P: Yeah, we never saw Field Music as an indie guitar band. We wanted to sound like The Beatles.
D: All these bands who say they're experimental, they're just C, F and G with distortion or a funny widdly synth over the top. We thought we'd do the opposite: dry drums, clean electric guitars, strings, piano, clear space. The weirdness was within the songs. But nobody heard the weirdness and people thought we sounded like… Snow Patrol.
P: People only listened to the sonics and thought it was just summery, jangly pop.
Was it strange to write independently of each other after so long?
D: We always wrote individually anyway. But it's easier to make decisions on your own. I didn't have to go 'Oh, I'd better ask Peter if I can add a hi-hat on this track'. We did come to a point sometimes with Field Music when we were arguing for hours about whether to use fuzz bass on a particular section – 'I wrote the song, fuzz bass is not what this song's about!'
P: And I'd be thinking, 'This guy's an idiot! We'd sell millions more if it had a bit of fuzz bass on it!'
There’s definitely more sonic looseness on the new records but they’re still defined by an appealing precision. Is that just how you operate?
D: If you're recording in a studio, in order to put those things noise freakouts on the album they have to be really contrived anyway. People will say, 'Oh, that Fratellis album, it's got loads of energy'. When actually the producer has worked really hard in the studio, artificially making some shit band sound exciting. We've started to leave more accidents in, maybe not on The Week That was album, because that's very meticulous. But we would never write a song by thrashing it out in the studio. It always has to start from a tune that's happening in our brains.
Is that why you’re slightly reluctant live performers?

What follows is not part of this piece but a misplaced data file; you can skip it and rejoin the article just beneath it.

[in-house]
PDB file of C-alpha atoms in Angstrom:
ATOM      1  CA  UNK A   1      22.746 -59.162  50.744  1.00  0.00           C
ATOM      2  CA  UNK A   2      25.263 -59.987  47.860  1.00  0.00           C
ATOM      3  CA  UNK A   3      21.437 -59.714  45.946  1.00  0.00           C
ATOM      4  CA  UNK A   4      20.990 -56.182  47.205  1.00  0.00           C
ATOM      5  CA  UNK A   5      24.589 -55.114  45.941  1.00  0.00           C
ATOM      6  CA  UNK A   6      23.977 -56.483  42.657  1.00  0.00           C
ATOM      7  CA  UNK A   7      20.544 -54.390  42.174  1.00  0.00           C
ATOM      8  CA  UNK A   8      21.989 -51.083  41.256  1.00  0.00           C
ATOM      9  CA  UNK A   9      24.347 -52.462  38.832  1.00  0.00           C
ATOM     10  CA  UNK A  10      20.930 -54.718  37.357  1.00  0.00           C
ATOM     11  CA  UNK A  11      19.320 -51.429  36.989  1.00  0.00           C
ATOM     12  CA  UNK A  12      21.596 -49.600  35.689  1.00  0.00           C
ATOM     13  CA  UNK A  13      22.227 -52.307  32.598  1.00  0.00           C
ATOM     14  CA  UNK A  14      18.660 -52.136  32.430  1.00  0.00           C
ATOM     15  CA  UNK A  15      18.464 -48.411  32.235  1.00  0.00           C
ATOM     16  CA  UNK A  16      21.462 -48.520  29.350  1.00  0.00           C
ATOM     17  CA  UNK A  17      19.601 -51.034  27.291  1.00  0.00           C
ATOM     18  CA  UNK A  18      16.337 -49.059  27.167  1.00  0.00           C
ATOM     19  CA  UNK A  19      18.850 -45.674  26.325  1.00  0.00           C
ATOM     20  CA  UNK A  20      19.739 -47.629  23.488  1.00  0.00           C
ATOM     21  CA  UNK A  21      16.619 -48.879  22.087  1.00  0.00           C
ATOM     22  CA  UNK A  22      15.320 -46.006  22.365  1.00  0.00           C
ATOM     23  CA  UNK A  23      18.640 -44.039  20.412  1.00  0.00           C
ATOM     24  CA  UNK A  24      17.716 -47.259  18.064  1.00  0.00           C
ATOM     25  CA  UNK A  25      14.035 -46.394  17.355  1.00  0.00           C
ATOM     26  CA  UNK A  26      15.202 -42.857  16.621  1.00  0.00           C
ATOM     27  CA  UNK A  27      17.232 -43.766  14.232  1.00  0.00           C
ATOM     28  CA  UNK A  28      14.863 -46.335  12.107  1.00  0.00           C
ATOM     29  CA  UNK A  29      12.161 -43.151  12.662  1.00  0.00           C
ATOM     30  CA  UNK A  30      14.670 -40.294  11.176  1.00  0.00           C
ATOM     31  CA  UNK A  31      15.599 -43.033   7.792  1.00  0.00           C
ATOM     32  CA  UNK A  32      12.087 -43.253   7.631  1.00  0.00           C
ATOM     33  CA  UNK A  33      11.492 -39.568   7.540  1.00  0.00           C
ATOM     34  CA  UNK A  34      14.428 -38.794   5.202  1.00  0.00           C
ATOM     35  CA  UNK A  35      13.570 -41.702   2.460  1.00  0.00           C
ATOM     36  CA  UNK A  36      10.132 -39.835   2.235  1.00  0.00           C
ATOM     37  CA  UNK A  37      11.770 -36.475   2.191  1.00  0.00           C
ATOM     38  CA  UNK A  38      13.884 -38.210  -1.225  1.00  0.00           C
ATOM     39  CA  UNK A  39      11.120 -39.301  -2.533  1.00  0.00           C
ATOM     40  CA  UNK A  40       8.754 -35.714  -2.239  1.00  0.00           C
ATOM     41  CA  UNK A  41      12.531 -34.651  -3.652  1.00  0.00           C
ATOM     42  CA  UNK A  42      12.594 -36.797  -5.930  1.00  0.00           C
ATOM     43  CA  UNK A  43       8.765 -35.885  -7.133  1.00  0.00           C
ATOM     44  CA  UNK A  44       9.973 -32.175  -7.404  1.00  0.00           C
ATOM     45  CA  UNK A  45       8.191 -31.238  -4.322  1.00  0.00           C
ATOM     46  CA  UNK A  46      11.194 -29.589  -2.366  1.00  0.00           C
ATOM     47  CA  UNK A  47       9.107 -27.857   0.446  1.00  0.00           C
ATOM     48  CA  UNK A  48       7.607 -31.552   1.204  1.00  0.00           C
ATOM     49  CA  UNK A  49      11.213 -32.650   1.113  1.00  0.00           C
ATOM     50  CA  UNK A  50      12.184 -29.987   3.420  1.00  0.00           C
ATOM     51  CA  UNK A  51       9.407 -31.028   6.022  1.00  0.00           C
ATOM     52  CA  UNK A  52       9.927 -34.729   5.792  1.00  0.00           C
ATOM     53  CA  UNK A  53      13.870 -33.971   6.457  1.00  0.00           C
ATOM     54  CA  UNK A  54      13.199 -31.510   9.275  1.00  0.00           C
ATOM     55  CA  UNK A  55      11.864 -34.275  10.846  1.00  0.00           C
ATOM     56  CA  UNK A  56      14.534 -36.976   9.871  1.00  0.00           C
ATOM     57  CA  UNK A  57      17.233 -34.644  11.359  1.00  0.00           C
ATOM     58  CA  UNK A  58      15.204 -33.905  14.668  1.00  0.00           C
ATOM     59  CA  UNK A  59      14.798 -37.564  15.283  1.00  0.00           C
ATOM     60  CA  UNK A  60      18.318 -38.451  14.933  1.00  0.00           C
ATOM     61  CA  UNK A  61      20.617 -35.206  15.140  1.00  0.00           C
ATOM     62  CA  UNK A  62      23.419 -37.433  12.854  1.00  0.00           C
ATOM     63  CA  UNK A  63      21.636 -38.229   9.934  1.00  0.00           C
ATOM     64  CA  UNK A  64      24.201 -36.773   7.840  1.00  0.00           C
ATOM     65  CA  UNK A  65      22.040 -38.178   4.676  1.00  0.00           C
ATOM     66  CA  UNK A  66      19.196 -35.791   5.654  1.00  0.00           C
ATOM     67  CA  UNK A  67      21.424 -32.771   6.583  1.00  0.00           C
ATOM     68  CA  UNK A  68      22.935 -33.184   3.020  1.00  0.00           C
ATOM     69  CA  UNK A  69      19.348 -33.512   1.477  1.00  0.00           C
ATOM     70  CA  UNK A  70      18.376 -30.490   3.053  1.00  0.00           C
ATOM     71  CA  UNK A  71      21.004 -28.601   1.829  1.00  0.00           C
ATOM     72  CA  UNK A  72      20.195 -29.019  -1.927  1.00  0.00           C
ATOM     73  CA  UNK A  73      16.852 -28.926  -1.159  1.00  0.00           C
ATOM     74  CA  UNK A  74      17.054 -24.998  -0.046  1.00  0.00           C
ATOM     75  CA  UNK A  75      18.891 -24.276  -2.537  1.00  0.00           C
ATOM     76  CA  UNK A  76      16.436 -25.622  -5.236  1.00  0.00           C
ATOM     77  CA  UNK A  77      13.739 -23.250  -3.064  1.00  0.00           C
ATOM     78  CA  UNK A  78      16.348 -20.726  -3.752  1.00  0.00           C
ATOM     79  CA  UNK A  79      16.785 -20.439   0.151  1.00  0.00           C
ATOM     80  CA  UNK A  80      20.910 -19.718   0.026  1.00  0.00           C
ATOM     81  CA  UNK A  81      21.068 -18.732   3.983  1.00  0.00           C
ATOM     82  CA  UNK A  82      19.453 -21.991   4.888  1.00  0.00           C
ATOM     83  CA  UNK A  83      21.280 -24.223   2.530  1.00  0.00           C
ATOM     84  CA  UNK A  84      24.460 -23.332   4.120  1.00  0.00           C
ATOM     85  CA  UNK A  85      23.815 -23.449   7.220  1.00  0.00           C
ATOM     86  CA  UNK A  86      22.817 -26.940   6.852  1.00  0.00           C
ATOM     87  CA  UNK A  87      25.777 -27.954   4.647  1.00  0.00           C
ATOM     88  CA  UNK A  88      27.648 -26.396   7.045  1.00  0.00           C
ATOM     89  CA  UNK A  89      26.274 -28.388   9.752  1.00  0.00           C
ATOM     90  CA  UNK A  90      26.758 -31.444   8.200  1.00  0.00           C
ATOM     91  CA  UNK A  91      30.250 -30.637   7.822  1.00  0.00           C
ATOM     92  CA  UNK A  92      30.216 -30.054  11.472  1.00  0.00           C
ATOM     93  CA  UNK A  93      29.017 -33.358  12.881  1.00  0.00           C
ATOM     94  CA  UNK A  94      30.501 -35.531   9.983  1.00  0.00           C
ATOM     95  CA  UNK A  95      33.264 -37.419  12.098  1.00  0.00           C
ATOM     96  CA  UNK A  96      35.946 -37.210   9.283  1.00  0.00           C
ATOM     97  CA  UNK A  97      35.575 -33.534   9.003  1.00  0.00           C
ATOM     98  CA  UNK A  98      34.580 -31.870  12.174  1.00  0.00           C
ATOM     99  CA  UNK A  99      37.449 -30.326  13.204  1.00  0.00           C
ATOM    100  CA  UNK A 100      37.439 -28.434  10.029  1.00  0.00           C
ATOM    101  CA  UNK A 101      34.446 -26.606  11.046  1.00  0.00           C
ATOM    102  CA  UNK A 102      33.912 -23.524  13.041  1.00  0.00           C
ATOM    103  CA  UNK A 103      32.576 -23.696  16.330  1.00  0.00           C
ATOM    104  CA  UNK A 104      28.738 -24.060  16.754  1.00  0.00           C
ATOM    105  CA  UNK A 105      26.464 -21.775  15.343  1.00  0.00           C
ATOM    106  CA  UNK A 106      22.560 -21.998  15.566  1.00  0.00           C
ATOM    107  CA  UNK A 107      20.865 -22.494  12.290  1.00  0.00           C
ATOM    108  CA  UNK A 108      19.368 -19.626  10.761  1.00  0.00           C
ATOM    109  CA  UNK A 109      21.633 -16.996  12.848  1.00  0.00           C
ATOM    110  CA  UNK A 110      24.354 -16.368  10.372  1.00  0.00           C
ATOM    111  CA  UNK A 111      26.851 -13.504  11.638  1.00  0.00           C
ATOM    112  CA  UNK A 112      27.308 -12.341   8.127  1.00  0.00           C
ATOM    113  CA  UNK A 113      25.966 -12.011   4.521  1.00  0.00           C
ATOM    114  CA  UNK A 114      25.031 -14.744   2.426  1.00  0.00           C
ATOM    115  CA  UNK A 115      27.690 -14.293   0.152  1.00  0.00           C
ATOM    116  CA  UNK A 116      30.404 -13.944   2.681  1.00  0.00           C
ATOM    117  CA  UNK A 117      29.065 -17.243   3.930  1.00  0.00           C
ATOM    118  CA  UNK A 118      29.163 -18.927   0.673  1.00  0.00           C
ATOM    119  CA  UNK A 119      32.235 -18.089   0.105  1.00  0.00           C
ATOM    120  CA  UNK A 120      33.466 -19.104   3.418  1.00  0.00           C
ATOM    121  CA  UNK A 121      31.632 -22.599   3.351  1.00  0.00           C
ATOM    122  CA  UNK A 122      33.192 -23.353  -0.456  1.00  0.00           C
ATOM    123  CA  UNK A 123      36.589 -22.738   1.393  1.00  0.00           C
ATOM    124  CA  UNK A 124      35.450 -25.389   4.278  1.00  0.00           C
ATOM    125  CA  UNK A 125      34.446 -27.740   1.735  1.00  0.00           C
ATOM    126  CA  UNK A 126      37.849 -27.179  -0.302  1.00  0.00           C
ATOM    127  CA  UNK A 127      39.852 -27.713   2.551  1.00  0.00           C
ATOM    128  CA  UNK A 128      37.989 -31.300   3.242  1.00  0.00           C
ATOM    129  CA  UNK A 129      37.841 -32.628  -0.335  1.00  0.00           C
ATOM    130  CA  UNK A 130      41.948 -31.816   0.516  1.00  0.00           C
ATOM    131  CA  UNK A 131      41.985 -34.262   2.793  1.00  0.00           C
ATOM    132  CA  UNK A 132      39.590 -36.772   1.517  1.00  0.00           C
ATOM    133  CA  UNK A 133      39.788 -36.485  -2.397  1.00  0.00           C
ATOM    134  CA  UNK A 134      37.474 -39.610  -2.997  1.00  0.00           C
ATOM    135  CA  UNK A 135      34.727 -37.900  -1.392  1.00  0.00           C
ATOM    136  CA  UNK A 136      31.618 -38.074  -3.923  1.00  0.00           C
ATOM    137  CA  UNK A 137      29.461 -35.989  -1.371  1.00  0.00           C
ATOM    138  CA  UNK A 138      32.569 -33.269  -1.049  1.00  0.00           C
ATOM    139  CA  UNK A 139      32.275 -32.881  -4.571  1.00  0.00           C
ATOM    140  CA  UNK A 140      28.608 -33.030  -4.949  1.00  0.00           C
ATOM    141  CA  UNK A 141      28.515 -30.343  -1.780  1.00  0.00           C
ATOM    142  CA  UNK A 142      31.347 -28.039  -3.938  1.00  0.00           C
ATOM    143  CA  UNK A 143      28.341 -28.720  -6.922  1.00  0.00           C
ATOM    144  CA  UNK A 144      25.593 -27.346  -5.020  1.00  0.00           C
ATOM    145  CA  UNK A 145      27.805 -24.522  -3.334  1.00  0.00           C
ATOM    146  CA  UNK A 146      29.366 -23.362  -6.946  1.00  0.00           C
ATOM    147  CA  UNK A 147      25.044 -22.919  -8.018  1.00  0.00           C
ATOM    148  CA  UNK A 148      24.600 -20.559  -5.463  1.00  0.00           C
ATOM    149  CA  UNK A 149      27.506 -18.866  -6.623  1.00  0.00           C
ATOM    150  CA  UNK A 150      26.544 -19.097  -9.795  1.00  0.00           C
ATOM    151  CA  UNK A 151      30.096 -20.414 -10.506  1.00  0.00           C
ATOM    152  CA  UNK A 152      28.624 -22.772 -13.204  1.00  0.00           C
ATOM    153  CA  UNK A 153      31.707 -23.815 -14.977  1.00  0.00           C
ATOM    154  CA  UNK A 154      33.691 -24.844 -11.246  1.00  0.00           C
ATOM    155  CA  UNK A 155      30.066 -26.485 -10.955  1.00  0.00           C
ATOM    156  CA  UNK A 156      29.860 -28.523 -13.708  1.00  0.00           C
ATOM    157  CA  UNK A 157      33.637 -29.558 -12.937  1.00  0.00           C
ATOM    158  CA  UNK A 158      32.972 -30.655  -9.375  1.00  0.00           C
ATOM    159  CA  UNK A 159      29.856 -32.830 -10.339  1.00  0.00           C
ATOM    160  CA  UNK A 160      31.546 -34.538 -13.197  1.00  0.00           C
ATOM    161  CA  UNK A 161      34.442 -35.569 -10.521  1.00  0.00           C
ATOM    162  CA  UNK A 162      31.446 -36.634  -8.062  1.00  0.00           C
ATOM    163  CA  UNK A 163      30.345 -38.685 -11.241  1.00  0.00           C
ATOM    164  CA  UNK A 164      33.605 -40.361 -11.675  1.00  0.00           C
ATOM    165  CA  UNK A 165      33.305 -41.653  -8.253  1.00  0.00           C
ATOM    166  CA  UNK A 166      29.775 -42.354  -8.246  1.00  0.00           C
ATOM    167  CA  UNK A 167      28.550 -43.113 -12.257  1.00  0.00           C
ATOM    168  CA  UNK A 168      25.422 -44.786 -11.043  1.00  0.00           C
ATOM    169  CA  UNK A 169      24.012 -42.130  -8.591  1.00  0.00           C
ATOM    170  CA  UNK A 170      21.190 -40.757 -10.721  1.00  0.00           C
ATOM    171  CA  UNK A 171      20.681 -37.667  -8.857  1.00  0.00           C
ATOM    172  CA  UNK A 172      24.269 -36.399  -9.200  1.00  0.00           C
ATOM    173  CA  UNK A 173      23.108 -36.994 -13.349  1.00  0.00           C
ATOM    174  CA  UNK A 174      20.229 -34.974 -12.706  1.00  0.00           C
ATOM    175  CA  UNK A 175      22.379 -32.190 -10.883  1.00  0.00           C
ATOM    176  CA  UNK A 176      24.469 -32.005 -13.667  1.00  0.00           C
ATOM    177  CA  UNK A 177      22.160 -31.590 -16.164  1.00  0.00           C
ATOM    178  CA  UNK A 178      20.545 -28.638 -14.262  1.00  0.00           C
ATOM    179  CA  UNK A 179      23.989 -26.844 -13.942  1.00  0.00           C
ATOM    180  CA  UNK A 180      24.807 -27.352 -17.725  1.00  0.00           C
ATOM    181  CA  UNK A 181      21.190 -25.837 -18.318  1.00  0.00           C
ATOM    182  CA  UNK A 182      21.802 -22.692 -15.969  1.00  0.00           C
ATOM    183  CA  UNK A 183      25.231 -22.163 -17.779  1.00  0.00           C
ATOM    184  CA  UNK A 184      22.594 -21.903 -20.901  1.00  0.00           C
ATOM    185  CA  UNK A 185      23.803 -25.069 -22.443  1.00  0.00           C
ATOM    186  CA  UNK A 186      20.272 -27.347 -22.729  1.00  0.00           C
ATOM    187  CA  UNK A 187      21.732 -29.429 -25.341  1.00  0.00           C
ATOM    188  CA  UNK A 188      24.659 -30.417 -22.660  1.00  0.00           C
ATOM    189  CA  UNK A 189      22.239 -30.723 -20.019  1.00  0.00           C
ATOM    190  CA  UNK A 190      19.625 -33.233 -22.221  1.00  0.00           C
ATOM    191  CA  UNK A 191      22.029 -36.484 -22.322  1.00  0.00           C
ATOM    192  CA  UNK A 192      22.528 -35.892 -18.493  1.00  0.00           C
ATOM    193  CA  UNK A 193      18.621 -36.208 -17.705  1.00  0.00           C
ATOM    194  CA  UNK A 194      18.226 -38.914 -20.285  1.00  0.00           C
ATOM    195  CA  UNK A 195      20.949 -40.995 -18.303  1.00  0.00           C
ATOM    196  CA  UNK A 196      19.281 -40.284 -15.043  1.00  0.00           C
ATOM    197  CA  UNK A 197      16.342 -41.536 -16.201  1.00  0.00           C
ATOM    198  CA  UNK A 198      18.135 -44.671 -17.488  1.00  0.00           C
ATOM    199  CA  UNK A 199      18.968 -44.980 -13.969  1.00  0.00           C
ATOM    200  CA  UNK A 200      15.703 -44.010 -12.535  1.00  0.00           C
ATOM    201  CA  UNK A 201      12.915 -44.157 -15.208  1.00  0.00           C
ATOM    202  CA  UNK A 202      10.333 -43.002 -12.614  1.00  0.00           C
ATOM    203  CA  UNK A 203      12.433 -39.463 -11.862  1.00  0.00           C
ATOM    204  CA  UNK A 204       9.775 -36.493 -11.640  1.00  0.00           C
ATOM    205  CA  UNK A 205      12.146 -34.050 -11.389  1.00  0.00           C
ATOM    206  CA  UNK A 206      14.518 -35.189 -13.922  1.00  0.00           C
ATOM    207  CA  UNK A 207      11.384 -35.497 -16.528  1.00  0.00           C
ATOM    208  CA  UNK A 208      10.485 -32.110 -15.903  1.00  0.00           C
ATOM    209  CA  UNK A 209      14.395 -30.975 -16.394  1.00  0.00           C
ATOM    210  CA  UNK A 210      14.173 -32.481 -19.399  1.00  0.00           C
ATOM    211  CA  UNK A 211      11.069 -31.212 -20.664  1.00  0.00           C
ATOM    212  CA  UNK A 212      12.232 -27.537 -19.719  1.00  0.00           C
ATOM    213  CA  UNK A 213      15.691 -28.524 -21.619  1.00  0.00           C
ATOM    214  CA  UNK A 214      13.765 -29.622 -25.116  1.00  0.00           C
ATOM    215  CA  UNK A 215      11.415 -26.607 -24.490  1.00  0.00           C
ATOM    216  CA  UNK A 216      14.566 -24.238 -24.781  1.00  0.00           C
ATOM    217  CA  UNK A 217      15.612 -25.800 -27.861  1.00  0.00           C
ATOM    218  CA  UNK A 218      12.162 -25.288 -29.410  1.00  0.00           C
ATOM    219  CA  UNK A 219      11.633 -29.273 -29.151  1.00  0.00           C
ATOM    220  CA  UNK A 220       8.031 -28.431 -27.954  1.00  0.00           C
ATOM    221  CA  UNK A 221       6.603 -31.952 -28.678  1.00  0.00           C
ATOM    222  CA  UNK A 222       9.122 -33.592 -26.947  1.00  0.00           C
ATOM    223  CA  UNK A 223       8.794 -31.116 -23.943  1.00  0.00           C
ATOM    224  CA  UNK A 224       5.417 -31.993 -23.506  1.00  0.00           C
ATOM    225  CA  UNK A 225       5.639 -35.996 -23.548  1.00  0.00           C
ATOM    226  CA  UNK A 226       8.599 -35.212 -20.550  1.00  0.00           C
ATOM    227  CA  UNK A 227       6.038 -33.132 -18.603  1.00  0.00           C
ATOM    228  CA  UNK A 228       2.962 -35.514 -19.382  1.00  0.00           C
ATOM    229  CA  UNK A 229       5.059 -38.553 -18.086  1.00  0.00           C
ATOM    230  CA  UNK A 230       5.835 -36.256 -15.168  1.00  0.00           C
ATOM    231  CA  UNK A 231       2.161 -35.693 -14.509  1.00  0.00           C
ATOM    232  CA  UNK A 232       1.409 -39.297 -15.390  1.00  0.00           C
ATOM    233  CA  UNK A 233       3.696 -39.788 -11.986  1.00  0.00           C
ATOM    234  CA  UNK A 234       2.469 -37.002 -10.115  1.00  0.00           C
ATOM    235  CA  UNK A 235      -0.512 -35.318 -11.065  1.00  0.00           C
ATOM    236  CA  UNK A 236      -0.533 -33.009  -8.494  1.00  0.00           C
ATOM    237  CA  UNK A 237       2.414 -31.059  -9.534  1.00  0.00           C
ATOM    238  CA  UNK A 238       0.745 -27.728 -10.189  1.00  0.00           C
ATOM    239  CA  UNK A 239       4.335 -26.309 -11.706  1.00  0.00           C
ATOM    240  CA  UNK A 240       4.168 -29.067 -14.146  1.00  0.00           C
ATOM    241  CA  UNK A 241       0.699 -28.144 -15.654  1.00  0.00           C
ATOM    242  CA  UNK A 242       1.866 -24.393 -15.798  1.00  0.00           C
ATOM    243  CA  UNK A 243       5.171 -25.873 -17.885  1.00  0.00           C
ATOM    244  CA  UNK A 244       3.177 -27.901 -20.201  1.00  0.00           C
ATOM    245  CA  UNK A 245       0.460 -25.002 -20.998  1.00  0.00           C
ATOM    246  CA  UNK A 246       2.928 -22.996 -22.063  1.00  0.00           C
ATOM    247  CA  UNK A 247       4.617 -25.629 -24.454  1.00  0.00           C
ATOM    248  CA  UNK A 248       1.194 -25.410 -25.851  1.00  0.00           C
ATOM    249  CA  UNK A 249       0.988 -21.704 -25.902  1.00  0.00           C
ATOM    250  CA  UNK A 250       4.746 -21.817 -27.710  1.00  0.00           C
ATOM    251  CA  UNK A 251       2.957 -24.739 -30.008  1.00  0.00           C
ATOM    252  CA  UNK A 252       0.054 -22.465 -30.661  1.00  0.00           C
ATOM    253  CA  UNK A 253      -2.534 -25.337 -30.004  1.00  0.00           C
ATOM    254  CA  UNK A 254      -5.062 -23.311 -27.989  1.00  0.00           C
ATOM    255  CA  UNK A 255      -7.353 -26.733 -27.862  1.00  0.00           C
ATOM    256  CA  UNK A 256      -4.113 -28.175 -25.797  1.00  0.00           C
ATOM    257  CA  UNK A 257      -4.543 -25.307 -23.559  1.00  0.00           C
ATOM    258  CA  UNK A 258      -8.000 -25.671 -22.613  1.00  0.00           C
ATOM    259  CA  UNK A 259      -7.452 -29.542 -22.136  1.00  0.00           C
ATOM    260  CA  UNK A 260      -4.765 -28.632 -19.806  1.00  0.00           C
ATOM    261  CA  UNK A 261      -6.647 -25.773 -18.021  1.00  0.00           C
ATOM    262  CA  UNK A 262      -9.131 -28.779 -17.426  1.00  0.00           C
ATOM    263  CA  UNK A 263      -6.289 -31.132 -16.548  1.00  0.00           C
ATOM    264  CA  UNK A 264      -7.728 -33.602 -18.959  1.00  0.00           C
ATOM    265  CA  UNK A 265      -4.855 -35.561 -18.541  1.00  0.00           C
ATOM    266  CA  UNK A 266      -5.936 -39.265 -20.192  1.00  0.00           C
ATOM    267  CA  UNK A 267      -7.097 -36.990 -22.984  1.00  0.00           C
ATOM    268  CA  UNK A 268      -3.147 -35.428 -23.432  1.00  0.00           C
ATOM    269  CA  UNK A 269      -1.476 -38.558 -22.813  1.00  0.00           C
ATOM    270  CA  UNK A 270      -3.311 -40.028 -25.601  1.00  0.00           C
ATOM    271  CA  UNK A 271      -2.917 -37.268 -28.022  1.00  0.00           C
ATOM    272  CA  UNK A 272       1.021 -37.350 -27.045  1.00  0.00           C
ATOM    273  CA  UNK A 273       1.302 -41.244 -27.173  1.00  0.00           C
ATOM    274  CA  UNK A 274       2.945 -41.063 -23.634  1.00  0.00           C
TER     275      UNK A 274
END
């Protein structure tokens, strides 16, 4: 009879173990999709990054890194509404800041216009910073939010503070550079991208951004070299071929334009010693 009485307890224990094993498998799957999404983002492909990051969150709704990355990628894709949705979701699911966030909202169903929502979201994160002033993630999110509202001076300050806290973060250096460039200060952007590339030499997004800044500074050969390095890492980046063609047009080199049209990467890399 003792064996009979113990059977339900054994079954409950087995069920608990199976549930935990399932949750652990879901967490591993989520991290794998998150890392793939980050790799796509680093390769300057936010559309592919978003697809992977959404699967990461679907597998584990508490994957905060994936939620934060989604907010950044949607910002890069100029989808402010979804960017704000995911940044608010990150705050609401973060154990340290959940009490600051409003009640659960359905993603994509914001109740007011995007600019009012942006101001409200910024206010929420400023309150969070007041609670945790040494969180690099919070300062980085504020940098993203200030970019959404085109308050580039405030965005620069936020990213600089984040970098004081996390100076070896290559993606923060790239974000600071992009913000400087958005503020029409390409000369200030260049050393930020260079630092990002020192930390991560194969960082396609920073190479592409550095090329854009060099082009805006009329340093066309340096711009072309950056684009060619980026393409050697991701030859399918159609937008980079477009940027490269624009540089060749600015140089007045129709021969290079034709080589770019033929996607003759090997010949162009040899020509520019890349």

P: I suppose so. I still can't quite figure out the balance between live stuff and recorded stuff.
D: My epiphanies have mainly come from recorded music, not gigs – the first time I heard ‘Revolver’, Big Star's ‘Third’ or ‘Meditations’ by john Coltrane. Those are experiences obviously I could never have had live. So I think mine and Peter's attachment is to recorded music. It's one of the reasons with Field Music why live is not the natural environment for it.
Your were talking earlier about these beers named after Mackem phrases…
D: They’re from a brewery called Mordue. They do a beer called Radgie Gadgie – a guy who's a bit angry. There’s another one called Workie Ticket, that's somebody who's deliberately being agitating or mischievous. A wind-up.
P: Jarrow Brewery do one called Rivet Catcher.
D: It was a job at the shipyards. Rivets had to be very hot but they couldn't be heated up at height, so they had be thrown up, and the guy who caught them and hammered them into the ships was the Rivet Catcher.
P: Dangerous job. Our Great Granddad was a Rivet Catcher.
D: Health and safety would have something to say about that now. We had to move all that work abroad. The Korean's do the Rivet Catching now.